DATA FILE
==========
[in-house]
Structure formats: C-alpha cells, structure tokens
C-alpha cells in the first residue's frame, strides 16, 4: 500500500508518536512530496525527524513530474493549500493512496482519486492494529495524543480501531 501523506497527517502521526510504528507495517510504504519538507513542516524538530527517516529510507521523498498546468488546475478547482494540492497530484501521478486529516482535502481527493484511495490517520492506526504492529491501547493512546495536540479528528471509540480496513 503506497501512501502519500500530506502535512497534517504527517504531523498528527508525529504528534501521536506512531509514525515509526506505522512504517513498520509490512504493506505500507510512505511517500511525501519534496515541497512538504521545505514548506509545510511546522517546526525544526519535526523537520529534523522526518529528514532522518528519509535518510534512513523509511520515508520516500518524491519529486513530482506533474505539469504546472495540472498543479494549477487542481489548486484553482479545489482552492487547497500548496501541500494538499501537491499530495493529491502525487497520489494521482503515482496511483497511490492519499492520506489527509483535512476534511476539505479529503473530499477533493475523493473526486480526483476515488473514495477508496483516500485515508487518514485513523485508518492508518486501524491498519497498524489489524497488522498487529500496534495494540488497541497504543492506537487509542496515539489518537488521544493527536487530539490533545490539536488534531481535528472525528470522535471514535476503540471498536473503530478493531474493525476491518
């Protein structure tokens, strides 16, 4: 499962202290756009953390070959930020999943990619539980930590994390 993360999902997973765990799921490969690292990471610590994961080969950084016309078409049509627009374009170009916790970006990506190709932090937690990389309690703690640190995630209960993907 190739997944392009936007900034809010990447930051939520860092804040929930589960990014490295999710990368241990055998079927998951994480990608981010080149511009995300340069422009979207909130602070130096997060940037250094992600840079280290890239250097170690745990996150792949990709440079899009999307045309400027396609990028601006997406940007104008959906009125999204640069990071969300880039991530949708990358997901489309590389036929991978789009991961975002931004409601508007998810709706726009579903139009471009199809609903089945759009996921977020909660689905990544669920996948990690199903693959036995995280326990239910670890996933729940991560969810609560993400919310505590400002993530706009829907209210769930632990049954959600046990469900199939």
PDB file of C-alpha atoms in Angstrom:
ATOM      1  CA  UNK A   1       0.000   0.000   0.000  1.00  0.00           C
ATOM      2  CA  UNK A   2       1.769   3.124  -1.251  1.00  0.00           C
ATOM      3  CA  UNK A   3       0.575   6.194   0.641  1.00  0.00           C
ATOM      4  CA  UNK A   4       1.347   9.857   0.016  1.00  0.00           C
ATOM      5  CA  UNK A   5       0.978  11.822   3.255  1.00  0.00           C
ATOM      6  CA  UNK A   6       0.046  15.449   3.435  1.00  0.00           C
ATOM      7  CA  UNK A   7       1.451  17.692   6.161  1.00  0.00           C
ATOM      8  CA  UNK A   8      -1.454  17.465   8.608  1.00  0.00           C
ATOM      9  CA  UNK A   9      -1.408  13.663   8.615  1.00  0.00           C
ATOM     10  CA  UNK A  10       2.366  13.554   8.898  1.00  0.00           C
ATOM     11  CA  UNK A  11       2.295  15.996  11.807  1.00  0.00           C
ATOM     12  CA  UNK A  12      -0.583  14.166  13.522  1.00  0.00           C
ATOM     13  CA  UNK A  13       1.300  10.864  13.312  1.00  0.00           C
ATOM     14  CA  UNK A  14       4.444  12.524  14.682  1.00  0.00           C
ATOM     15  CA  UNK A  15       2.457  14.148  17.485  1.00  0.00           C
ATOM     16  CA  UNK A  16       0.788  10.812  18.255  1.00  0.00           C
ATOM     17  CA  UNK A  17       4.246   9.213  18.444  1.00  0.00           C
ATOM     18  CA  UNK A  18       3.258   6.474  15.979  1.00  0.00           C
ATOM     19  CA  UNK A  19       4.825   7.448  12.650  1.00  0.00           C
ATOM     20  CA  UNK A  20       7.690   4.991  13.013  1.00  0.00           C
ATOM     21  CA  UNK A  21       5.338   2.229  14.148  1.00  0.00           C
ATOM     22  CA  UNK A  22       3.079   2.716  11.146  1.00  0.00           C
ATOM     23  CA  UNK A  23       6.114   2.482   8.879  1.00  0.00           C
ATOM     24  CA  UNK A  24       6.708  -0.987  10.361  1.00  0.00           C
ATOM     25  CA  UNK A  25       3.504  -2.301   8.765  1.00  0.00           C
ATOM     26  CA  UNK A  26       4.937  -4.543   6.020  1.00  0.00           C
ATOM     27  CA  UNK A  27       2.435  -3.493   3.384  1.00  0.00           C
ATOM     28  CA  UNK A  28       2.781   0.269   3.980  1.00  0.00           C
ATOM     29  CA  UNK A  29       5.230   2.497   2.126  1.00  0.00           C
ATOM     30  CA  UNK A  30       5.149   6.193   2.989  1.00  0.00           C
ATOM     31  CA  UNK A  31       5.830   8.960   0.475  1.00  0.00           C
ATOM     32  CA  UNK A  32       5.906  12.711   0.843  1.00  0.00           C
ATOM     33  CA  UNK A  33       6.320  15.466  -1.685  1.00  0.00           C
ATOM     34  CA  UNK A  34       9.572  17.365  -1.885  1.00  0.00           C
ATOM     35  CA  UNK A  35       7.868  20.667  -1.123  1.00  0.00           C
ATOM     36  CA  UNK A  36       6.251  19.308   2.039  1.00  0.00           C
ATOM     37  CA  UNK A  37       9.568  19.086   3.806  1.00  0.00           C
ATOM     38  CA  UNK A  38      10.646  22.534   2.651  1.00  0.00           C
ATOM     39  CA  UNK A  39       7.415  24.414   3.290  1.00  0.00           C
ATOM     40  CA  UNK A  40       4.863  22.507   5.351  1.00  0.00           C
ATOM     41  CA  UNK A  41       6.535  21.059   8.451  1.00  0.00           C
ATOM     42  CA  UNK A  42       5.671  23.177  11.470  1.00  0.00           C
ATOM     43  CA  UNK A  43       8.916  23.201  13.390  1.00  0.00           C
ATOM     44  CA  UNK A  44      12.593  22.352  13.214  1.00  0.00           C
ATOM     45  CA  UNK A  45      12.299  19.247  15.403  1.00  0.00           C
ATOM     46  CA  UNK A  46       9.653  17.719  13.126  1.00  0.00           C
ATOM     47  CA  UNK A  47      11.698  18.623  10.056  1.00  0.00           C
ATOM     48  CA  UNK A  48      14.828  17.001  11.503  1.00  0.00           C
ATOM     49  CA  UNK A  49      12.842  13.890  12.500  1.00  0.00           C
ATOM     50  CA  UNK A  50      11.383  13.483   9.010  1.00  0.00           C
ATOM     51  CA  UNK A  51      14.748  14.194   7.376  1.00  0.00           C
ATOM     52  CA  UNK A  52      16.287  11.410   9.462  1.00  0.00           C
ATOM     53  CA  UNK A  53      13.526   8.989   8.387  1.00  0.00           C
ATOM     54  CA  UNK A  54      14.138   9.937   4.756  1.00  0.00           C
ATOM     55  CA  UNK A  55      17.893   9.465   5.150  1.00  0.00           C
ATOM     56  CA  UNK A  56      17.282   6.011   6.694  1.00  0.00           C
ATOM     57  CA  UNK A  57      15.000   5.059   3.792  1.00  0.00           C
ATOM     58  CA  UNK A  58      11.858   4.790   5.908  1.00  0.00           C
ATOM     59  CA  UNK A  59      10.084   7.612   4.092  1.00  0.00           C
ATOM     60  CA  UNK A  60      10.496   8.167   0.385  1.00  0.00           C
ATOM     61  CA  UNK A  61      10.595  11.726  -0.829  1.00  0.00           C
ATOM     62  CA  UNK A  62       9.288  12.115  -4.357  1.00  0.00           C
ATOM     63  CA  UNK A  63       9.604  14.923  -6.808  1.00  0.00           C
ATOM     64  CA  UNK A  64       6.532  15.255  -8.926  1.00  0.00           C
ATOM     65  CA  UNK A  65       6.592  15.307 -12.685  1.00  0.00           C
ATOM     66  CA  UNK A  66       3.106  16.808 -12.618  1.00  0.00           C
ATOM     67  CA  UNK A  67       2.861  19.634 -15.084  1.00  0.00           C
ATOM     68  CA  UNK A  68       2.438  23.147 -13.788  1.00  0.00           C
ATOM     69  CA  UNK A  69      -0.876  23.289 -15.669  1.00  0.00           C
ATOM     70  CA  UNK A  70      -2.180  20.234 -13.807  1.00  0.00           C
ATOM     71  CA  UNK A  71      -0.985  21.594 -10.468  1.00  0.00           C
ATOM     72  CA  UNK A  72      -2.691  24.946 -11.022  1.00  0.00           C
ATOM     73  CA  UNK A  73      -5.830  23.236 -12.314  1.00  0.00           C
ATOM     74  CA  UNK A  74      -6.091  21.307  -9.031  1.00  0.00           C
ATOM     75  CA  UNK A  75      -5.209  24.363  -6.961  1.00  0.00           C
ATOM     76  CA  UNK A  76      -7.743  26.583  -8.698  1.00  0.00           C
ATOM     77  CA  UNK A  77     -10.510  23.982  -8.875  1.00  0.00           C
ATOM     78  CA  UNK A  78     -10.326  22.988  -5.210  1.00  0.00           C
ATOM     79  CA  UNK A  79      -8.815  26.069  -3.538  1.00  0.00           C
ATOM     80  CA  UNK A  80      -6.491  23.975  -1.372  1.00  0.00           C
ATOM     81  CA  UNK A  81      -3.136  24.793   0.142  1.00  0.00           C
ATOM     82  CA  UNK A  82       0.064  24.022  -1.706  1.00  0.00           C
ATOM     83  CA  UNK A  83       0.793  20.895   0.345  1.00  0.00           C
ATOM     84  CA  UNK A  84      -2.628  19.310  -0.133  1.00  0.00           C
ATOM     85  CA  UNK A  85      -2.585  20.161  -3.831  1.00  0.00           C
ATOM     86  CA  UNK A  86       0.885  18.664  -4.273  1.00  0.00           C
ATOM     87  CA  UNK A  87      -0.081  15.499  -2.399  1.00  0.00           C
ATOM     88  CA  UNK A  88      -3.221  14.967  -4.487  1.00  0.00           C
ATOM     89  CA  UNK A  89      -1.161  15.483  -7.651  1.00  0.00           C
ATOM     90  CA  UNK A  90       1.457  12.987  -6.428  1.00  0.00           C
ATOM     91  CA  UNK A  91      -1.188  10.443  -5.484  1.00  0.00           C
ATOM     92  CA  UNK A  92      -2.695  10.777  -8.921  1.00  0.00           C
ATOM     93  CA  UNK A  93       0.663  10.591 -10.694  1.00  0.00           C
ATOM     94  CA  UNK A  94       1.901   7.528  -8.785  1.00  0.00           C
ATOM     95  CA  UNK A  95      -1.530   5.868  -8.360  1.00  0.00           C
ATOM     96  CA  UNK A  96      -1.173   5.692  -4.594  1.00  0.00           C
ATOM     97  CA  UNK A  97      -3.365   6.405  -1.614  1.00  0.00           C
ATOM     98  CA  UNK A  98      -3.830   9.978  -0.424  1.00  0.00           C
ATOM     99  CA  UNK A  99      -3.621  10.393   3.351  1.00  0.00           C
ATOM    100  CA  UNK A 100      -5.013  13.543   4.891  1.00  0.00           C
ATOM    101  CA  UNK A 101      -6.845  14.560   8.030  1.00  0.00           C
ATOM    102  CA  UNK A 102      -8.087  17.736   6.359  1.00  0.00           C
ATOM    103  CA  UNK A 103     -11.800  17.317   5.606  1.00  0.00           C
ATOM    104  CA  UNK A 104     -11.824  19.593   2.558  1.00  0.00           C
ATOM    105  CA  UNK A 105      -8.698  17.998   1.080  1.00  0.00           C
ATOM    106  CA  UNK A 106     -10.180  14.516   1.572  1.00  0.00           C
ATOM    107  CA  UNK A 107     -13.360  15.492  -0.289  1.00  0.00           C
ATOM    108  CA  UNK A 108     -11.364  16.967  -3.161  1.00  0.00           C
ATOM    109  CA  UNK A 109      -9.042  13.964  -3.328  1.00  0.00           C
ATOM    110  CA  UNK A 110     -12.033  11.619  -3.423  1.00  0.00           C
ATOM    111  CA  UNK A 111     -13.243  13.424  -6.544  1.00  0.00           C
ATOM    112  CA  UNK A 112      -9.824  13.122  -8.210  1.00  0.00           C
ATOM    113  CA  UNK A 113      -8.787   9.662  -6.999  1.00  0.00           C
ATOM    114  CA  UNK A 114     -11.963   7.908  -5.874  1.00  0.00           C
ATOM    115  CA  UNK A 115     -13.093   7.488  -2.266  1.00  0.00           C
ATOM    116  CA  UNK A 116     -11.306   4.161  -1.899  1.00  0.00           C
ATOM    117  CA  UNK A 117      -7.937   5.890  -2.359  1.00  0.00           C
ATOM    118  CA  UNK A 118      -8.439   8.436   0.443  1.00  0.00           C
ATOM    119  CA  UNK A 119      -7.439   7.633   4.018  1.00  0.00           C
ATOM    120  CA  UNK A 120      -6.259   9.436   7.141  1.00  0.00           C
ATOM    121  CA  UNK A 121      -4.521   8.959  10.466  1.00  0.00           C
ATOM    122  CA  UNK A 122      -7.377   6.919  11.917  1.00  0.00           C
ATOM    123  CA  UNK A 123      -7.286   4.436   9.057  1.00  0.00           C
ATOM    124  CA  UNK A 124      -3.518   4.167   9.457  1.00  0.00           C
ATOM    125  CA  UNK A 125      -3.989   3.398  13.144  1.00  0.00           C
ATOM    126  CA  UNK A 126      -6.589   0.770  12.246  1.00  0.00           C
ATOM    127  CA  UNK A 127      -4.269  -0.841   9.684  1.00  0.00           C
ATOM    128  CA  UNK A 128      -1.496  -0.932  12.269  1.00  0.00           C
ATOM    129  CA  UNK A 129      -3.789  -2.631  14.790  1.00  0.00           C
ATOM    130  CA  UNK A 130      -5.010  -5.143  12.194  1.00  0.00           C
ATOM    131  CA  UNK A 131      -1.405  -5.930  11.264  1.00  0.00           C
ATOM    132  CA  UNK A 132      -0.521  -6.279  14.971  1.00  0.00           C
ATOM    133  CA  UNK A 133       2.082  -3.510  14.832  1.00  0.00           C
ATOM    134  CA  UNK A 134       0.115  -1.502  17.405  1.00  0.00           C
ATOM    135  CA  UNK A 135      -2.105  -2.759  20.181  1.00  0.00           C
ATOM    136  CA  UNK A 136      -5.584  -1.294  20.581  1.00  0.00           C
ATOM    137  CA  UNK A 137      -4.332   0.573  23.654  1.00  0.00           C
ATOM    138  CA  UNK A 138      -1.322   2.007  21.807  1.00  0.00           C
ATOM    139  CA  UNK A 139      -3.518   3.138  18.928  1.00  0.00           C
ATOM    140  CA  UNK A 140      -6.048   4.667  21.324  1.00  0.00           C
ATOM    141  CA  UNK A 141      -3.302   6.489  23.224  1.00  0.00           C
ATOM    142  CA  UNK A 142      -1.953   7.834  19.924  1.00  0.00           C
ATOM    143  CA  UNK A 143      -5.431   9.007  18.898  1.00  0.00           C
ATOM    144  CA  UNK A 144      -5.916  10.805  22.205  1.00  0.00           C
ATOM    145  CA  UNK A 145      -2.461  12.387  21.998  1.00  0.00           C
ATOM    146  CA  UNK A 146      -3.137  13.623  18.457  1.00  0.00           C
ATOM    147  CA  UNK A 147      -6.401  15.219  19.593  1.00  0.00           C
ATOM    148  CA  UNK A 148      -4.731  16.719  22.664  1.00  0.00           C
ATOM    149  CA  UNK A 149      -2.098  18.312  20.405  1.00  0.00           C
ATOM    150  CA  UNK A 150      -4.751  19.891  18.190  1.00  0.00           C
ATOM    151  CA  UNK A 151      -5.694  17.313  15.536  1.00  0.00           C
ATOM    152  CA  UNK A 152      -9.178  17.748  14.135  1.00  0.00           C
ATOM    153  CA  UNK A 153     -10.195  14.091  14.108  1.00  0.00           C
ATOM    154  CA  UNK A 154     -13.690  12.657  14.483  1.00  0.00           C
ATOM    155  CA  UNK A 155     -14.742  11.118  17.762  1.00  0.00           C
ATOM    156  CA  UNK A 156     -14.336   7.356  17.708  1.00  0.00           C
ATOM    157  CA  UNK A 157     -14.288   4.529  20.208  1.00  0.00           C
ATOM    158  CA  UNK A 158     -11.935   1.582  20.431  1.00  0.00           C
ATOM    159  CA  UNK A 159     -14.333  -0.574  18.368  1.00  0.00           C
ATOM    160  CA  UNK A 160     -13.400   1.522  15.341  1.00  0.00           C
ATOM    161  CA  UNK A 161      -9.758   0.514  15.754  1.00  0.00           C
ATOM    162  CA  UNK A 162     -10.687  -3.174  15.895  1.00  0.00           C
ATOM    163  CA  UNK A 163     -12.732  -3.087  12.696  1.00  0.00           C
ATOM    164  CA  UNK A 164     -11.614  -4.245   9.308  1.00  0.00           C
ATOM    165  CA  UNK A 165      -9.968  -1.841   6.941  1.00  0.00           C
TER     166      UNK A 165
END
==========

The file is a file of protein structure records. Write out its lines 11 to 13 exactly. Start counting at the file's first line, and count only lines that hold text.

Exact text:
ATOM      6  CA  UNK A   6       0.046  15.449   3.435  1.00  0.00           C
ATOM      7  CA  UNK A   7       1.451  17.692   6.161  1.00  0.00           C
ATOM      8  CA  UNK A   8      -1.454  17.465   8.608  1.00  0.00           C